October 19, 2009
University of Houston Chooses Bright Cluster Manager® for Its HPC Cluster
SAN JOSE, CALIFORNIA —
Bright Computing, a specialist in cluster management software and services for high-performance computing (HPC), is pleased to announce that the University of Houston's Texas Learning and Computation Center (TLC2) has chosen Bright Cluster Manager® as the preferred software for managing and using its HPC clusters. Bright Cluster Manager® was installed this summer on a 160 node cluster at TLC2 in less than a day and the cluster has been in full operation since.
"I am very impressed with the efficiency achieved with Bright Cluster Manager®. Our cluster with 1280 cores was up and running within a few hours, ready for integration into our HPC environment. Now it is continuing to save our system administrators valuable time,"
said Professor Lennart Johnsson, Director of the TLC2 and the Advanced Computing Research Laboratory at the University of Houston.
The new cluster, named Xanadu, consists of 160 Dell PowerEdge servers with AMD Opteron™ Barcelona quad-core CPUs and multiple Ethernet networks. Dr Ioannis Konstantinidis, Research Development Officer at TLC2, comments on the benefits offered by Bright Cluster Manager®:
"We have tried many different cluster management solutions in the past. We found Bright Cluster Manager to have a well integrated centralized management interface which is powerful and flexible enough to accommodate our specific configuration requirements. For example, we like to setup our clusters with specific network configurations. Unlike previously used solutions, with Bright Cluster Manager® this was very easy to configure through the intuitive GUI or the powerful command line shell."
Erik Engquist, TLC2 Systems Administrator, adds:
"The centralized status and health information database simplifies troubleshooting and reduces service disturbances."
Bright Cluster Manager® is a Linux-based cluster management software specifically designed to make HPC clusters of any size easy to install, use and manage. Its intuitive graphical user interface offers a consistent access to all management and monitoring functionality for the cluster administrators. Its HPC user environment provides a comprehensive range of HPC software development tools for the cluster users.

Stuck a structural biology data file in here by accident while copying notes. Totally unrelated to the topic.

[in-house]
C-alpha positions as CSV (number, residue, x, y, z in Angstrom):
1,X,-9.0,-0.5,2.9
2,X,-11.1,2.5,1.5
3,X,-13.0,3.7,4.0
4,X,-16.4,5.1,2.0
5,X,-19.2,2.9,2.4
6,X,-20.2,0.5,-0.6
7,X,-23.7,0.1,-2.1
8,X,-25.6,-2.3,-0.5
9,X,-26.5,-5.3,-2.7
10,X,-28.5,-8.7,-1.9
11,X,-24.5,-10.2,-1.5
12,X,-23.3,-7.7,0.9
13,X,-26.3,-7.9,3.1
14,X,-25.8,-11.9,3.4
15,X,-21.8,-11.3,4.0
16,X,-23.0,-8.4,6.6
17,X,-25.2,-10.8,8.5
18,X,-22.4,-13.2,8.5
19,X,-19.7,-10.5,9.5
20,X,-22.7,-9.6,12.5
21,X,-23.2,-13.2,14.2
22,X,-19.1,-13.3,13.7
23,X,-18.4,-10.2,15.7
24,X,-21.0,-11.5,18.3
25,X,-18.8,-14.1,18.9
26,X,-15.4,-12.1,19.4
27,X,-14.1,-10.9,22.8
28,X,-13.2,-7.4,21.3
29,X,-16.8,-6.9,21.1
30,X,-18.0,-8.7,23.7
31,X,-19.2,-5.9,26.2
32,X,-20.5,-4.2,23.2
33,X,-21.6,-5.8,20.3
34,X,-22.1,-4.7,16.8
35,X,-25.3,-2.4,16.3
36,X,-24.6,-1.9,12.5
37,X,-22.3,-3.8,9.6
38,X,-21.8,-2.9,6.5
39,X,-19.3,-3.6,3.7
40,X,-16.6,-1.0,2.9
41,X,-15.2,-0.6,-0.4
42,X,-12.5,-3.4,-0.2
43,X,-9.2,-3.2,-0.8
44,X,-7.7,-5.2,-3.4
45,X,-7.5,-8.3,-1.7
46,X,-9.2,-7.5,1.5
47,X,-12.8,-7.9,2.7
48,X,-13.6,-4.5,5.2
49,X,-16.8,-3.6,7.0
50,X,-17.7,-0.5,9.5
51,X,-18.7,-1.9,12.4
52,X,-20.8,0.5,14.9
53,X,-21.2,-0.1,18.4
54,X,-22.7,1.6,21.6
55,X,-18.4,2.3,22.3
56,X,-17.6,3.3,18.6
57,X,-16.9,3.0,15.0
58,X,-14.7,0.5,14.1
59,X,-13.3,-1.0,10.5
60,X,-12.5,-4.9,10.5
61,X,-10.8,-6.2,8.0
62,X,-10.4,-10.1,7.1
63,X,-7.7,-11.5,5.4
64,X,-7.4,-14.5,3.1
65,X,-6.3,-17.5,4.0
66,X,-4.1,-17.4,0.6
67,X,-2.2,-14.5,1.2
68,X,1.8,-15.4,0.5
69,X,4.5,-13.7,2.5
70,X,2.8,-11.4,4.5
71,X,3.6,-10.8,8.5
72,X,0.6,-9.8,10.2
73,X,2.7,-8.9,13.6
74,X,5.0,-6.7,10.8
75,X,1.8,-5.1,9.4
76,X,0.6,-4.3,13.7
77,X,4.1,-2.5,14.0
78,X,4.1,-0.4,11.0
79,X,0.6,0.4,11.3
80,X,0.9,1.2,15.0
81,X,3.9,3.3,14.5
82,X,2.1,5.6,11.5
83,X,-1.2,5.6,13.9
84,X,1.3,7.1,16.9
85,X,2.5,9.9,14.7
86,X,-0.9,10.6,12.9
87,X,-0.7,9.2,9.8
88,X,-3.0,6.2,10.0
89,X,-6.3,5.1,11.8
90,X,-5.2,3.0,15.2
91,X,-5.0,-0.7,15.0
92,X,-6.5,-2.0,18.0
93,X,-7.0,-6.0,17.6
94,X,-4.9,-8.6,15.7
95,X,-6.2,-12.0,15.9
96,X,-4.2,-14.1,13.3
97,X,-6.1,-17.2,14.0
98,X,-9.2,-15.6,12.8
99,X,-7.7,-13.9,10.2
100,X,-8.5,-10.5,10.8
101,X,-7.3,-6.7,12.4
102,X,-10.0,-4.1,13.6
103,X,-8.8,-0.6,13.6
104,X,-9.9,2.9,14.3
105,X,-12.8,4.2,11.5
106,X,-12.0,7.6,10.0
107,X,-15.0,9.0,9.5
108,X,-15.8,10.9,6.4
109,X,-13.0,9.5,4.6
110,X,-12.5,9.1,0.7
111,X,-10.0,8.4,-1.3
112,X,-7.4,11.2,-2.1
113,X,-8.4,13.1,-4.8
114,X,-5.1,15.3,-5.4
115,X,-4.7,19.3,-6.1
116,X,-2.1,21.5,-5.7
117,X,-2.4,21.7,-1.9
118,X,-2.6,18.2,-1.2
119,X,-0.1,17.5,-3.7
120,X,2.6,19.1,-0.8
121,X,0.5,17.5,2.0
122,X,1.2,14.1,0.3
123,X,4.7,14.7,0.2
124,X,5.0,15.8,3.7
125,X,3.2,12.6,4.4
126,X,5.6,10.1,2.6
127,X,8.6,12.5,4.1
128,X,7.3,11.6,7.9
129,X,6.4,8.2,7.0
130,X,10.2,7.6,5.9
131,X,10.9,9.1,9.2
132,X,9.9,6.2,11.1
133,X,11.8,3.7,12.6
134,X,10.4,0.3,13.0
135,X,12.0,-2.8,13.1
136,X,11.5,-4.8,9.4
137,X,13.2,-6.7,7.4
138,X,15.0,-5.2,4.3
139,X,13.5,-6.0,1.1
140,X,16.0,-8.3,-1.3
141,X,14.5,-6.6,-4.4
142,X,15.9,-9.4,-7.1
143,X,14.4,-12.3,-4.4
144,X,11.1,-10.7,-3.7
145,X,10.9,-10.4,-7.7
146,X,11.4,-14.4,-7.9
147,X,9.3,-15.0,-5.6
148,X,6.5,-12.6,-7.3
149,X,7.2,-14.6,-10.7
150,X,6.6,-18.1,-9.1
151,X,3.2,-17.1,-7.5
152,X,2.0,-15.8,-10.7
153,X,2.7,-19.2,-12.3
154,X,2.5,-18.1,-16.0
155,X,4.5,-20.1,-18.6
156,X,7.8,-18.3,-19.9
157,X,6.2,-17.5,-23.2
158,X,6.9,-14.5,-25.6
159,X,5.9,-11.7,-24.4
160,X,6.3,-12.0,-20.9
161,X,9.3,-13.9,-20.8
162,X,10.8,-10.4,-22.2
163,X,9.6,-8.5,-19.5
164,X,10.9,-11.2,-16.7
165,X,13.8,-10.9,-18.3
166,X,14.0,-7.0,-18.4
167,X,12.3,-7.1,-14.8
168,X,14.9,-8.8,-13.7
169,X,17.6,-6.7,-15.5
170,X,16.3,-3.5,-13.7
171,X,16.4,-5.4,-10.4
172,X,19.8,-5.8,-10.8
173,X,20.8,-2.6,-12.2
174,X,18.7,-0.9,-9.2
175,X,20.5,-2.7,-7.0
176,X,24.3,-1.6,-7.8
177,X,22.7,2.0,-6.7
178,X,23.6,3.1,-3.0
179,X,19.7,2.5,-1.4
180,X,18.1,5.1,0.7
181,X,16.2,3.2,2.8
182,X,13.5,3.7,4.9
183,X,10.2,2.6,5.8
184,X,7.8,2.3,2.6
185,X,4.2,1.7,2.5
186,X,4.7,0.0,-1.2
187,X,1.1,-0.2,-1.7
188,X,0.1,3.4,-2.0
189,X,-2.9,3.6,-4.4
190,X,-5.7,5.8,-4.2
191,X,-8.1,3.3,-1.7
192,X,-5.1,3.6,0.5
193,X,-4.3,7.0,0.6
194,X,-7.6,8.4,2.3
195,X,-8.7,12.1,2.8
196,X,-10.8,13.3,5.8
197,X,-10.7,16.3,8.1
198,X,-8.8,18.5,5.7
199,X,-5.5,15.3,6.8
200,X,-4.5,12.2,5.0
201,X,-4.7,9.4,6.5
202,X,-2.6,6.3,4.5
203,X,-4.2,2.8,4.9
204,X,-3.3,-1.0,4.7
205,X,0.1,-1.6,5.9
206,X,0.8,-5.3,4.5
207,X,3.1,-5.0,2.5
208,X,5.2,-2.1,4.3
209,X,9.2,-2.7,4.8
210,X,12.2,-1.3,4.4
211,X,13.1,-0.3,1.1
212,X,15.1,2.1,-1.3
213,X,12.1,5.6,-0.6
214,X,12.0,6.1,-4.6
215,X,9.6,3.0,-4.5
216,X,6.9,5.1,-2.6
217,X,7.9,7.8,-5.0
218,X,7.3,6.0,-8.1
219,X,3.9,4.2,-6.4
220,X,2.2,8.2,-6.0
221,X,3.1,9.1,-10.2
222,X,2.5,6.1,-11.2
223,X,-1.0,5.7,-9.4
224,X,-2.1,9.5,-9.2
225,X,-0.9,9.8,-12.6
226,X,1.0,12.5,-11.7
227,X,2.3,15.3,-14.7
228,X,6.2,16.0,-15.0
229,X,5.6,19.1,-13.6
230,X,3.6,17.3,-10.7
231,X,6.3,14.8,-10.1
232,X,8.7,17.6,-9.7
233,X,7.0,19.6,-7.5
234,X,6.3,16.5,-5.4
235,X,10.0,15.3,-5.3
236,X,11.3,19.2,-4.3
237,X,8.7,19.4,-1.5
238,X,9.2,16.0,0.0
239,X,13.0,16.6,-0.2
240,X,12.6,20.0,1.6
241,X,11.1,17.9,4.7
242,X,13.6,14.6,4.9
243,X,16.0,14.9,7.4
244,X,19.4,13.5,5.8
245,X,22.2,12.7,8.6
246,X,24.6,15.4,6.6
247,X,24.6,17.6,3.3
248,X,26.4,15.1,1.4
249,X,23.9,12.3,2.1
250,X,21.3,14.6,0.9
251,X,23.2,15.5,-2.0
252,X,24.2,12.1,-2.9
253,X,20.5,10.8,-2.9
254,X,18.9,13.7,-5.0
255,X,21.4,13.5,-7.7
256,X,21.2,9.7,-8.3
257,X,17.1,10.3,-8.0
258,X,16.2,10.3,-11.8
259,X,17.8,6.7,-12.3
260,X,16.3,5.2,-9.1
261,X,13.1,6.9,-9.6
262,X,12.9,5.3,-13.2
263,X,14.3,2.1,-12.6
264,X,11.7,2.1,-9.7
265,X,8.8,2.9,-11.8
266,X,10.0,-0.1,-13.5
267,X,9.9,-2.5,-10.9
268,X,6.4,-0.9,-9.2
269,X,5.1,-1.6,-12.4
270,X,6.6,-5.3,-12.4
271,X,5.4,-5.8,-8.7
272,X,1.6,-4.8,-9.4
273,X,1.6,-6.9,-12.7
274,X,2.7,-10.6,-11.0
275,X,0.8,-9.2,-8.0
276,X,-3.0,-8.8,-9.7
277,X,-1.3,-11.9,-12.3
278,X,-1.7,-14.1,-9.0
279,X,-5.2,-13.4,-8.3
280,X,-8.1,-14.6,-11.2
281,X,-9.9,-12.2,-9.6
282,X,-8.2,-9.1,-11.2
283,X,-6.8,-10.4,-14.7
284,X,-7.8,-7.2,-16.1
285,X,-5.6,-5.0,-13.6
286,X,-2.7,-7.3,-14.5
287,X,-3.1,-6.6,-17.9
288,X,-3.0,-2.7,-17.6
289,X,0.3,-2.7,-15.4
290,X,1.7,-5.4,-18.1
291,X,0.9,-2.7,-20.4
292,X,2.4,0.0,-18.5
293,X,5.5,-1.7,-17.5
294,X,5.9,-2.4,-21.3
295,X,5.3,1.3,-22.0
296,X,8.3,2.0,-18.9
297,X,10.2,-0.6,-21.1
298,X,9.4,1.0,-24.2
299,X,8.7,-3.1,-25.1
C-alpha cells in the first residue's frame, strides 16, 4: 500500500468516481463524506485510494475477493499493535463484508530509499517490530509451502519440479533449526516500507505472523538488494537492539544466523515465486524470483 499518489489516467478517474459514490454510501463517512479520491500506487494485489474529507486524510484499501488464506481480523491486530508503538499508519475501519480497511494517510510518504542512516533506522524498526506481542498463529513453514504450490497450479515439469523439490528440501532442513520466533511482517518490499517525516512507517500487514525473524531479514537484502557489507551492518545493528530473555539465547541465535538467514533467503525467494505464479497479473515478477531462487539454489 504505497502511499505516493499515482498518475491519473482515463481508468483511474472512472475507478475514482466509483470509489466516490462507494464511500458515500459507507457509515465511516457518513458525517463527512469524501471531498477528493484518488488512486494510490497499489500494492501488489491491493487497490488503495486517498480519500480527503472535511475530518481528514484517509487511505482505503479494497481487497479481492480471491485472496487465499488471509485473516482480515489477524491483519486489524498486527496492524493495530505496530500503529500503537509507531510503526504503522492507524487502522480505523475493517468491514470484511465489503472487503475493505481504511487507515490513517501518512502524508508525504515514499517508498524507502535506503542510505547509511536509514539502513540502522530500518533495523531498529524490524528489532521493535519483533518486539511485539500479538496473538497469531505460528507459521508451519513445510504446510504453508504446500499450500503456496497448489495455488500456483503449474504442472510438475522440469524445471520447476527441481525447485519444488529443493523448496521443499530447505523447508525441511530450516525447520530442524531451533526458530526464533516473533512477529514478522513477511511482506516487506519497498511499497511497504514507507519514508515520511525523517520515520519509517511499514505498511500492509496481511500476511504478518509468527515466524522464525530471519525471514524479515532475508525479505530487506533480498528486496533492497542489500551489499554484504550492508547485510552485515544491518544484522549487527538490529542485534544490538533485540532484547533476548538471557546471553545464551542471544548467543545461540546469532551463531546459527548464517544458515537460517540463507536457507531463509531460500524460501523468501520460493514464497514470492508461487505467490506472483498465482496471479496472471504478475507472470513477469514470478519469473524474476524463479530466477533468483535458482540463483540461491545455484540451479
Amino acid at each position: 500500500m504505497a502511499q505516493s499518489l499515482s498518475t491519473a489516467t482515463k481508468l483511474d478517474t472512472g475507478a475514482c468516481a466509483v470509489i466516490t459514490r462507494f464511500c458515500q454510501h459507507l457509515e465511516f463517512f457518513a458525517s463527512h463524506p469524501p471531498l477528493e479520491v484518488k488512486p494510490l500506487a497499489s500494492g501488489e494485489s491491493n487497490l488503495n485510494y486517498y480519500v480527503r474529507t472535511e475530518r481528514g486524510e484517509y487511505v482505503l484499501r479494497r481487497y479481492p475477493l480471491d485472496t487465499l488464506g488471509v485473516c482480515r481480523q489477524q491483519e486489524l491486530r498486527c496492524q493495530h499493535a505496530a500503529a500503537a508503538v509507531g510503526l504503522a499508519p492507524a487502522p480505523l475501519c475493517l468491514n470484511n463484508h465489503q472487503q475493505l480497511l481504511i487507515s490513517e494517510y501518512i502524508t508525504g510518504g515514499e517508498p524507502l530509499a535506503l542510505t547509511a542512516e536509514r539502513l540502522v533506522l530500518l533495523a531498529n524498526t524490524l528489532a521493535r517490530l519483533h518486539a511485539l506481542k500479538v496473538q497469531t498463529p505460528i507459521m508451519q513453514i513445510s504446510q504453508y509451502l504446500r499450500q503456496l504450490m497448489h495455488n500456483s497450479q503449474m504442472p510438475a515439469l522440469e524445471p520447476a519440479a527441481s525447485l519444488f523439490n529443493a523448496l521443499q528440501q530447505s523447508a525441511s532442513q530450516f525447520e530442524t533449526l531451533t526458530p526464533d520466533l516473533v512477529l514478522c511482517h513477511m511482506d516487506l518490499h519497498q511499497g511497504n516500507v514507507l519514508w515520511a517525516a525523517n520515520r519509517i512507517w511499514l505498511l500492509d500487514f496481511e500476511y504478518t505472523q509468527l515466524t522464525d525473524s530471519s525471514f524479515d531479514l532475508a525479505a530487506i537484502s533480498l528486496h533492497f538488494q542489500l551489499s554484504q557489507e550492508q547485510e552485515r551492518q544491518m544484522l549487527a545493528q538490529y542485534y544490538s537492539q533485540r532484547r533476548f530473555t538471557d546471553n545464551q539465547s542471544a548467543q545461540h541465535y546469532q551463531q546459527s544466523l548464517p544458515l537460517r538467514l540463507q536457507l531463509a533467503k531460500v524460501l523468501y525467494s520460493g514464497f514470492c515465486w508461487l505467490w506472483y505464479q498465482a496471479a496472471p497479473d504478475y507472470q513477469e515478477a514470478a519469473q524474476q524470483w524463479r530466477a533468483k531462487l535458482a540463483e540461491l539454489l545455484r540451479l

About Bright Computing
Bright Computing is a specialist in cluster management software and services for high-performance computing (HPC). Its flag-ship product — Bright Cluster Manager® — makes clusters of any size easy to install, use and manage, and is the cluster management solution of choice for many universities, research institutes and companies across the world. Bright Computing has its head office in San Jose, California.
About University of Houston, Texas Learning and Computation Center, and the Advanced Computing Research Laboratory
The University of Houston (UH), Texas' premier metropolitan research and teaching institution, is home to more than 40 research centers and institutes and sponsors more than 300 partnerships with corporate, civic and governmental entities. With more than 35,000 students, the University of Houston is the most diverse research university in the country.
The Texas Learning and Computation Center (TLC2) fosters and supports interdisciplinary research, education, and training in computational sciences and engineering. TLC2 has state-of-the-art computation, visualization and educational facilities for environmental studies, biological, biomedical, and energy research, undergraduate and graduate education, and teacher training.
The Advanced Computing Research Laboratory (ACRL) carries out research on innovative ways to harness computational resources for scientific and engineering applications and participates in several national and international research efforts in high-performance computing, storage, and networking.
Pictures and screenshots of Bright Cluster Manager®:
For more information:
Bright Computing, Inc.
2880 Zanker Road, Suite 203
San Jose, CA 95134
Tel: +1 408 954 7325
Fax: +1 408 715 0102
Erik Engquist (left) & Ioannis Konstantinidis from the University of Houston's Texas Learning and Computation Center (TLC2) in front of the Xanadu cluster